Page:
Learning by playing

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Learning through gameplay on the computer, tablet or smartphone effortlessly as a side effect – it’s a dream come true for many children and teens. Numerous studies have been carried out dealing with the question of whether it corresponds to reality or remains only a reverie.

The research on “playing and learning” occupies an important role in education and psychology, because playing is a central space for experience that children and adolescents occupy. They develop emotional and cognitive abilities through play. They train their motor skills and sensory perception, build up self-confidence and learn important social behaviors. At the same time, children and young people learn to deal with failure creatively – when it’s still just fun and games. These and other positive findings have led educators to look at digital games’ potential to promote learning. The next step has been the development of a whole new genre: “digital game-based learning”. This refers to digital learning games in which an educational subject matter becomes the object of play.

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Real learning effects?

The potential of digital games for learning is widely discussed. The focus is on the question of whether the learning effects present in analog games can in fact be achieved with digital games. Games can be both invigorating and energizing, but they can also have a calming and relaxing effect. More contemplative or soothing digital games are best for learning, as it’s here that their learning opportunities unfold. Various forms of digital play can correspond to different learning styles: cognitive and tactile as well as visual or auditory. Role-playing games, for example, let children and adolescents explore, experiment and gain experience in ways that their everyday existence might not allow them to do – in case of physical disability or illness.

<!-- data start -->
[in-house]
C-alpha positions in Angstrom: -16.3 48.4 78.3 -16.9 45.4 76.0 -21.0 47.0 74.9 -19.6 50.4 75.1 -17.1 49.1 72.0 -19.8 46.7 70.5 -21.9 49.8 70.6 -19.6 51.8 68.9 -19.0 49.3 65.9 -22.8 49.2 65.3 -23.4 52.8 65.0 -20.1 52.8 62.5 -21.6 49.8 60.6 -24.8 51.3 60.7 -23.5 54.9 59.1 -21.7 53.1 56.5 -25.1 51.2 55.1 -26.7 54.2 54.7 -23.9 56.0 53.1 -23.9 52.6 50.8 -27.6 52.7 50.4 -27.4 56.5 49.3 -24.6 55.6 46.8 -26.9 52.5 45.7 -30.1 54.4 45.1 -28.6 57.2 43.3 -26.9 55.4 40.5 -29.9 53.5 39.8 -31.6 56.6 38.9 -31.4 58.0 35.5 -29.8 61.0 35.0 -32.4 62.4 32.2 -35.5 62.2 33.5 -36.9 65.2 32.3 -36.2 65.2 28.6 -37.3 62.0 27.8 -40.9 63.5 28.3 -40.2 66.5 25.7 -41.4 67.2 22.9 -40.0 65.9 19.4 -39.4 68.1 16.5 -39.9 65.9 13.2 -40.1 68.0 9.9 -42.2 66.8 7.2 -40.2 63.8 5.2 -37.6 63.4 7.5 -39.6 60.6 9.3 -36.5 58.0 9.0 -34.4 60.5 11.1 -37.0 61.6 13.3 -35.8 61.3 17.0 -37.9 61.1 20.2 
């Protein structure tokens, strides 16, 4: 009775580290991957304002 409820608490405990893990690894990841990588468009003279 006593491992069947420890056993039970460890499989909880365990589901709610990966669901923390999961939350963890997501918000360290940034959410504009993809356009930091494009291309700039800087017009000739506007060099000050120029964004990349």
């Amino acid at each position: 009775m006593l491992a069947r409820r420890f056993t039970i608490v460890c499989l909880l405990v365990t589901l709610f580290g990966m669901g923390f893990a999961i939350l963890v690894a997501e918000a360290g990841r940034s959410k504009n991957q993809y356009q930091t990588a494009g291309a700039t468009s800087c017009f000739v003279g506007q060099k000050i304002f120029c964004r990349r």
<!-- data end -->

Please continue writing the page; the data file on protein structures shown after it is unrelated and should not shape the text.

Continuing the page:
As studies by (Ritterfeld & Weber) and others have shown, children and adolescents who regularly play computer games also possess capabilities that are essential for learning in school as well: good concentration, high tolerance for frustration, the motivation to improve their won skills, or coping with failure. As with learning games in general, digital games can promote learning (Wouters & van Oostendorp), when they are combined with additional learning activities. These can include dealing with learning fundamentals or reflecting on the game together after playing.

Digital play and learning have a lot in common

And that’s what makes digital game-based learning stand out:

There are clearly defined objectives that the player has to achieve.
Players and learners are motivated to accomplish these goals. To do so, they have to get active.
Both learning task and game challenge require their full attention.
Successful play and successful learning both require a certain amount of effort and problem solving ability.
Players and learners should be neither under- nor overwhelmed, in order to help maintain motivation.